The opinion of the court was delivered by: Conner, Sr. D.J.
Plaintiffs Tony L. Anirudh and Dianne C. Anirudh, on behalf of themselves and all others similarly situated, (collectively, "plaintiffs") bring this proposed class action against defendant CitiMortgage, Inc., f/k/a Citicorp Mortgage, Inc. and CMINY, Inc.,*fn1 ("defendant" or "CMI") to recover damages for breach of contract, unjust enrichment, violations of N.Y. GEN. BUS. LAW § 349 and New York Consumer Fraud Statute, and violations of the New Jersey Fraud Act, N.J. STAT. ANN. §§ 56:8-1, et seq. Defendant now moves to dismiss the claims against it pursuant to FED. R. CIV. P. 12(b)(1) for lack of subject matter jurisdiction. For the following reasons, the motion is granted.
The following facts are taken from the Complaint and are assumed to be true for purposes of this decision, unless noted otherwise.
In April 2005, plaintiffs, residents of New York, obtained a "co-op loan" from defendant in order to purchase a cooperative apartment ("the apartment") located in Bronx, New York. (Complt. ¶¶ 22, 25, 36, 37.) Pursuant to the terms of this transaction with defendant (the "loan agreement"), defendant lent plaintiffs $85,500.00 in exchange for a security interest in the stock and lease of the apartment. (Id. ¶¶ 31-32.) Defendant retained physical custody of the original stock certificate and lease while the unpaid principal remained outstanding. (Id. ¶ 32.) Interest was to be charged on the unpaid principal "until the full amount of the principal [had] been paid" and calculated at an established yearly rate. (Id. ¶ 30.) The terms of the loan agreement were set forth in various documents, which were executed by the parties as part of the transaction. (Id. ¶¶ 28, 30-31.) None of these documents stated that plaintiffs would be required to pay interest beyond the date of termination of the loan or that plaintiffs would be unable to sell or transfer the apartment unless plaintiffs first paid additional charges. (Id. ¶¶ 29, 35.)
In October 2007, plaintiffs entered a contract to sell the apartment to a third party and requested a "payoff letter" from defendant in order to proceed with closing the transaction, as required under plaintiffs' contract of sale.*fn2 (Id. ¶ 38.) Defendant issued such letter, pursuant to which defendant requested payment for, inter alia, one day's worth of interest beyond the closing date. (Id. ¶ 40.) Plaintiffs objected to this charge and were advised by defendant's legal counsel that unless the extra day of interest was paid, defendant would not release the physical collateral of the stock and lease nor issue a "UCC-3 release of lien." (Id. ¶ 42.) Therefore, plaintiffs, "under extreme undue hardship," paid $11.95 to defendant for the extra day's worth of interest. (Id. ¶ 43.)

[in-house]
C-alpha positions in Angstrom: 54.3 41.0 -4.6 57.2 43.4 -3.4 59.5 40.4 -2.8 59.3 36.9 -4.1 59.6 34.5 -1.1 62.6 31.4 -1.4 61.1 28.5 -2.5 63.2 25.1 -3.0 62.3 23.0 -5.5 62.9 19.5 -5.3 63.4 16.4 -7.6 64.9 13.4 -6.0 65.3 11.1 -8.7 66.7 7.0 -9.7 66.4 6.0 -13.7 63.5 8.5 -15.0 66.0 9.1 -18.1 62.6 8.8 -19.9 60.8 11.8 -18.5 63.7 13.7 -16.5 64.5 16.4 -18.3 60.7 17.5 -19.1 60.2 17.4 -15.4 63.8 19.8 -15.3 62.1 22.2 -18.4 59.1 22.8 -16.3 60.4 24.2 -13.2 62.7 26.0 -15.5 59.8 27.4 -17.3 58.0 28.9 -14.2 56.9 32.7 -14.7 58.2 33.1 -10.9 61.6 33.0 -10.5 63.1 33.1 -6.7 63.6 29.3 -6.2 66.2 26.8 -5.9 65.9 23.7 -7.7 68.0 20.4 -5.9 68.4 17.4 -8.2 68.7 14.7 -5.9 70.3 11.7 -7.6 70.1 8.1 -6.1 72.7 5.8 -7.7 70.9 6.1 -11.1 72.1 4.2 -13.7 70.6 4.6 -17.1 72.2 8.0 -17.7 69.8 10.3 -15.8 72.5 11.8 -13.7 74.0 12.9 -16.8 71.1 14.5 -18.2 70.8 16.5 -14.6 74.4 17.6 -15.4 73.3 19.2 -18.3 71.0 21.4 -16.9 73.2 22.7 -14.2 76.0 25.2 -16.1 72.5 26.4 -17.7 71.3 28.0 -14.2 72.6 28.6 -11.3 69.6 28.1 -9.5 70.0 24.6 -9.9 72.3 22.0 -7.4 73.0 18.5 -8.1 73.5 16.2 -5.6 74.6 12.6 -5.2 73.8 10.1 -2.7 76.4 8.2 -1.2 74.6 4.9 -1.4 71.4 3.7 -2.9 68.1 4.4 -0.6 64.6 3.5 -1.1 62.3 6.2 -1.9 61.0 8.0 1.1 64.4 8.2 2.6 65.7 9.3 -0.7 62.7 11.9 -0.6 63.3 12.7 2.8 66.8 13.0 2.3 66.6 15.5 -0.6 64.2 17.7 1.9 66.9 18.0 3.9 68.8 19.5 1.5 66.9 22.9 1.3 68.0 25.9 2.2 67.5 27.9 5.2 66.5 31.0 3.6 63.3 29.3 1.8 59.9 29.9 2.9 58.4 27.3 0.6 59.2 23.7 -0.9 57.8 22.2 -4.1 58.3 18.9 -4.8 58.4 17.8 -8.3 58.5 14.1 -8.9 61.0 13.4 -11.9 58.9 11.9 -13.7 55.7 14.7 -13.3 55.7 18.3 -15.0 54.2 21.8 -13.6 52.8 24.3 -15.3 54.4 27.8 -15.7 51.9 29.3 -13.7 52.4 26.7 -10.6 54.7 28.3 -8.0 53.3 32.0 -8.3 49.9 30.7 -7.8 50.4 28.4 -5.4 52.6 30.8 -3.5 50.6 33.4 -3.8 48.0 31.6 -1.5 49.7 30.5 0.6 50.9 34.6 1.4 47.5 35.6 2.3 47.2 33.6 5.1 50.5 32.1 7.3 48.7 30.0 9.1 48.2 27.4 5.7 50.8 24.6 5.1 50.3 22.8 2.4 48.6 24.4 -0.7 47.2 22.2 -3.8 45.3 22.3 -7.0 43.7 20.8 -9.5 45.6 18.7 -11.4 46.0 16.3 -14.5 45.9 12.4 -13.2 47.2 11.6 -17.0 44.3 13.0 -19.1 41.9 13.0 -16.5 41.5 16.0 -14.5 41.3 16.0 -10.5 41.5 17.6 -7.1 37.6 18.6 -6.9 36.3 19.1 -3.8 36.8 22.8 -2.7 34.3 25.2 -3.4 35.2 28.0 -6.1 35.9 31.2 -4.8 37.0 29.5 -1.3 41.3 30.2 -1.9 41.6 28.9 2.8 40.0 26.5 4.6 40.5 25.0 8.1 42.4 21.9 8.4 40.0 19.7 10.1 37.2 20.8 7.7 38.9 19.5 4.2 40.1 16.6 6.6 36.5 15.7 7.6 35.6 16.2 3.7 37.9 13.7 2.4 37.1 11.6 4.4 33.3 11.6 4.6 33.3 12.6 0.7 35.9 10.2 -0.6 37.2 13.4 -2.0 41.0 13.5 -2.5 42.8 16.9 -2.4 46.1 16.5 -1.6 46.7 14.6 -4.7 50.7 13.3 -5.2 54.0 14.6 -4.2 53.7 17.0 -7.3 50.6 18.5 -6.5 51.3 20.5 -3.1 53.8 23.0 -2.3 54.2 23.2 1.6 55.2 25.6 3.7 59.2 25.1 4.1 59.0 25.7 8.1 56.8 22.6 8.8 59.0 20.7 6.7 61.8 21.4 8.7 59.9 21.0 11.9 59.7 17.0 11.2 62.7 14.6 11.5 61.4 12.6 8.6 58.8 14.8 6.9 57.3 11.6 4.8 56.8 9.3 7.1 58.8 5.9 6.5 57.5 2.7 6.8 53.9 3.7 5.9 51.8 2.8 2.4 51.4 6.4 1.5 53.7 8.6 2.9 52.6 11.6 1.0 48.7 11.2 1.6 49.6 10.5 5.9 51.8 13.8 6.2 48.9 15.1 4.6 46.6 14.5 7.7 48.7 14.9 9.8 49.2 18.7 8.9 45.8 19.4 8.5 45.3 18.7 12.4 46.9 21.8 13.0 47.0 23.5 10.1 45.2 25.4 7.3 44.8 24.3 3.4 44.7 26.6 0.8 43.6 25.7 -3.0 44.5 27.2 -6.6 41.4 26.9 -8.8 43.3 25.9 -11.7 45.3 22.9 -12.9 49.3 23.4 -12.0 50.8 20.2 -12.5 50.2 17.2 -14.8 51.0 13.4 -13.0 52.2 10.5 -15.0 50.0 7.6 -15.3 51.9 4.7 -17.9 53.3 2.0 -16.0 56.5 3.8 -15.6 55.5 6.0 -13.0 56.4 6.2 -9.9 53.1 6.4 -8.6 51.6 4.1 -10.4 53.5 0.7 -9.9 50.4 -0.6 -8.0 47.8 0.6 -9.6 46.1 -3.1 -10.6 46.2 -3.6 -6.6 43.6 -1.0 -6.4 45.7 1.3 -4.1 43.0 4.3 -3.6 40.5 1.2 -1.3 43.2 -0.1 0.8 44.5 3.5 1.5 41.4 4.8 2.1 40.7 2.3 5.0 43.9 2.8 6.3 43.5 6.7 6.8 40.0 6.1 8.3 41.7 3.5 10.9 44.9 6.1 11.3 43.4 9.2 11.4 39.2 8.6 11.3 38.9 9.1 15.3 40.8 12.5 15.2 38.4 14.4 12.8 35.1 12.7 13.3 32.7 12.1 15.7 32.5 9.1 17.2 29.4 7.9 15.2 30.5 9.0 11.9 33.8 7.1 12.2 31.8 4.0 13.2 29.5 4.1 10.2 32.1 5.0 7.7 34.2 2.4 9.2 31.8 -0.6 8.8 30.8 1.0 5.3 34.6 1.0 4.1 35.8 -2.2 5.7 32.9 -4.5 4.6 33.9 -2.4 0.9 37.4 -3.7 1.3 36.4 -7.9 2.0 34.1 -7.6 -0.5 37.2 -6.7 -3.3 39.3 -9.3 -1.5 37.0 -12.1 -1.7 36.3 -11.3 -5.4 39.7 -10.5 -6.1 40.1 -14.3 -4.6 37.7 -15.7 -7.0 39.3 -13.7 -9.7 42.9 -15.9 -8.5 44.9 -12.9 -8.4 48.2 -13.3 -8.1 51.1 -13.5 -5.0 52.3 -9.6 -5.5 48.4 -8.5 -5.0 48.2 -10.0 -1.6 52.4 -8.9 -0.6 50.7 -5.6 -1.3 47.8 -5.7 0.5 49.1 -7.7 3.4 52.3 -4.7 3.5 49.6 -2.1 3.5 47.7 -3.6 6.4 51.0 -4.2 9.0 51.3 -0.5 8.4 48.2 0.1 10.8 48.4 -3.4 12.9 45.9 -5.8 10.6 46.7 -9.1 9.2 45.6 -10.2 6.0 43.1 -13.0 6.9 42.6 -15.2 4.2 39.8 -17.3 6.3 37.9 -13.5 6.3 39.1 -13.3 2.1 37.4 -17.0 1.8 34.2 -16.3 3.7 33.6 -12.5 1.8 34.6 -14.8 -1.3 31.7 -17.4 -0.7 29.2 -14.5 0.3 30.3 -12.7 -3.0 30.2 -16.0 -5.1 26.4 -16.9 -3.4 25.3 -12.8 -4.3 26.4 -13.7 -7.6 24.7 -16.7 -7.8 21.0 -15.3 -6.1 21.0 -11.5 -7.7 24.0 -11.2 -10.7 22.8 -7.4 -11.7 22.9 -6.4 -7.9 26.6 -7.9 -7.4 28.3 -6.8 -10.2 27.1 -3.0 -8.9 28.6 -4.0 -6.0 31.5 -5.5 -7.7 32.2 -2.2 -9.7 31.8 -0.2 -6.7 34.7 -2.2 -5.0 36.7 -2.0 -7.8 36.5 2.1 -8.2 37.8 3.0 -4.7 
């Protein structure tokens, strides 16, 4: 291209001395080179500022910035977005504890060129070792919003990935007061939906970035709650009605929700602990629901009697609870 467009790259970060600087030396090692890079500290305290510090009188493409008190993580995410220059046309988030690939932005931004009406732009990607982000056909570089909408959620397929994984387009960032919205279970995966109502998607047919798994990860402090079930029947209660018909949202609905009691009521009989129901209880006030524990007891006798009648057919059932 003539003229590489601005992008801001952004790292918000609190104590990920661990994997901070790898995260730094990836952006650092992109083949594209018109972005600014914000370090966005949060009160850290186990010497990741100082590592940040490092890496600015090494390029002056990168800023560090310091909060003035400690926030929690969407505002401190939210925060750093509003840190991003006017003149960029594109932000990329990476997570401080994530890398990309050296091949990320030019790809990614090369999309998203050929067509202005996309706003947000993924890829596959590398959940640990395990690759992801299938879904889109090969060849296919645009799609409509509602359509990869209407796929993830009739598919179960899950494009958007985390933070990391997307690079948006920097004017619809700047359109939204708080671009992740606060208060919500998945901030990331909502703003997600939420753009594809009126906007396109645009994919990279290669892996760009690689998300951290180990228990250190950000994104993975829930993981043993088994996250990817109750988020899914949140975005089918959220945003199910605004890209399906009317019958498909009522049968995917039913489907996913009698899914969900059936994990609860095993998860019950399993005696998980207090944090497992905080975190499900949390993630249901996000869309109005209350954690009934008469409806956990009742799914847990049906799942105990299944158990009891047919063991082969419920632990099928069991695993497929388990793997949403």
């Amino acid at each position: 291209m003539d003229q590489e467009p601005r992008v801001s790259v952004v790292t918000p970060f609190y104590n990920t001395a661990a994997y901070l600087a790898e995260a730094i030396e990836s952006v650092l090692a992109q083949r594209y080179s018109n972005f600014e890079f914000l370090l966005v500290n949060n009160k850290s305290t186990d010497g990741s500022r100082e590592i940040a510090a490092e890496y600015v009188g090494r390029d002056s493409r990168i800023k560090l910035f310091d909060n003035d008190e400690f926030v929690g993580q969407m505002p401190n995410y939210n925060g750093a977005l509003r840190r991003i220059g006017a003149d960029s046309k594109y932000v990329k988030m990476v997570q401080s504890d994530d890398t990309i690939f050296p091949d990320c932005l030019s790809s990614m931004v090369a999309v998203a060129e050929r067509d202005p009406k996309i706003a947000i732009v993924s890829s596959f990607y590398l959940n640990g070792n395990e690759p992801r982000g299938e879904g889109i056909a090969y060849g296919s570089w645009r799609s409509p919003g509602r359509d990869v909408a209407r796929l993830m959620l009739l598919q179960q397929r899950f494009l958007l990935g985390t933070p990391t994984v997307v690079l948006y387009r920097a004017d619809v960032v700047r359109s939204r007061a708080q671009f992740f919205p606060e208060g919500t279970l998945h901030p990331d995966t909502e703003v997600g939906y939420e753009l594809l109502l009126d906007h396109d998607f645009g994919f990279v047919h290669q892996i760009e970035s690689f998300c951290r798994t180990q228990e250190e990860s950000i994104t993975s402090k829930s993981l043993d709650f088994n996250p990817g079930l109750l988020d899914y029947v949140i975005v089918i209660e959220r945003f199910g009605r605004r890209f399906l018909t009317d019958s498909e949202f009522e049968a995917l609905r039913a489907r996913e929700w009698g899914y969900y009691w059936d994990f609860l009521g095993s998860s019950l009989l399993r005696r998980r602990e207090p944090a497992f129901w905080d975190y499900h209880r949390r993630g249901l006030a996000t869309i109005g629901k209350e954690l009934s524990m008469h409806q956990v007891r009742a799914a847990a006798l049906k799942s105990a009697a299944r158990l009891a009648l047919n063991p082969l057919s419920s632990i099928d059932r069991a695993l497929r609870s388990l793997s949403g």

Plaintiffs now bring this action "to recover damages for themselves and a class of thousands of consumers consisting of all persons who have suffered damages from [defendant]'s fraudulent practice of charging interest on New York State and New Jersey [c]o-op loans, as well as [c]o-op loans throughout the country beyond the termination and pay off closing date of the class' [c]o-op loan borrowers." (Id. ¶ 17.) The class period encompasses all co-op loans made by defendant that were paid off in full from March 26, 2002 to the present. (Id. ¶ 3.)
"In deciding a motion to dismiss for lack of subject matter jurisdiction pursuant to Fed. R. Civ. P. 12(b)(1), a court must accept as true all of the material factual allegations in the complaint." Brescia v. Sia, 2008 WL 1944010, at *2 (S.D.N.Y. April 30, 2008) (Conner, J.) (citing Shipping Fin. Servs. Corp. v. Drakos, 140 F.3d 129, 131 (2d Cir. 1998)). However, "[t]he plaintiff bears the burden of proving by a preponderance of the evidence that subject matter jurisdiction exists." Bonime v. Avaya, Inc., 2006 WL 3751219, at *1 (E.D.N.Y. Dec. 20, 2006), aff'd, 547 F.3d 497 (2d Cir. 2008) (citing Luckett v. Bure, 290 F.3d 493, 497 (2d Cir. 2002)). "Subject matter jurisdiction must be shown affirmatively, and that showing is not made by drawing from the pleadings inferences favorable to the party asserting it." Brescia, 2008 WL 1944010, at *2 (citing Drakos, 140 F.3d at 131) (internal quotation marks omitted). Rather, "[t]he mover and the pleader may use affidavits and other materials beyond the pleadings themselves in support of, or in opposition to, a challenge to subject matter jurisdiction." Giovanniello v. N.Y. Law Publ'g Co., 2007 WL 2244321, at *2 (S.D.N.Y. Aug. 6, 2007) (internal citations omitted). District courts must consult this evidence to decide a 12(b)(1) motion to dismiss "if resolution of a proffered factual issue may result in the dismissal of the complaint for want of jurisdiction." Robinson v. Gov't of Malaysia, 269 F.3d 133, 141 n.6 (2d Cir. 2001).
II. Jurisdiction Under the Class Action Fairness Act
Plaintiffs assert that this Court has federal subject matter jurisdiction over this case pursuant to 28 U.S.C. § 1332, as amended by the Class Action Fairness Act of 2005 ("CAFA"). (Complt. ¶ 19.)
"CAFA was enacted to curtail the abuses existing in class action practice by extending federal jurisdiction over interstate class actions of national importance." Brook v. UnitedHealth Group, Inc., 2007 WL 2827808, at *2 (S.D.N.Y. Sept. 27, 2007). In furtherance of this purpose, the statute relaxes the ...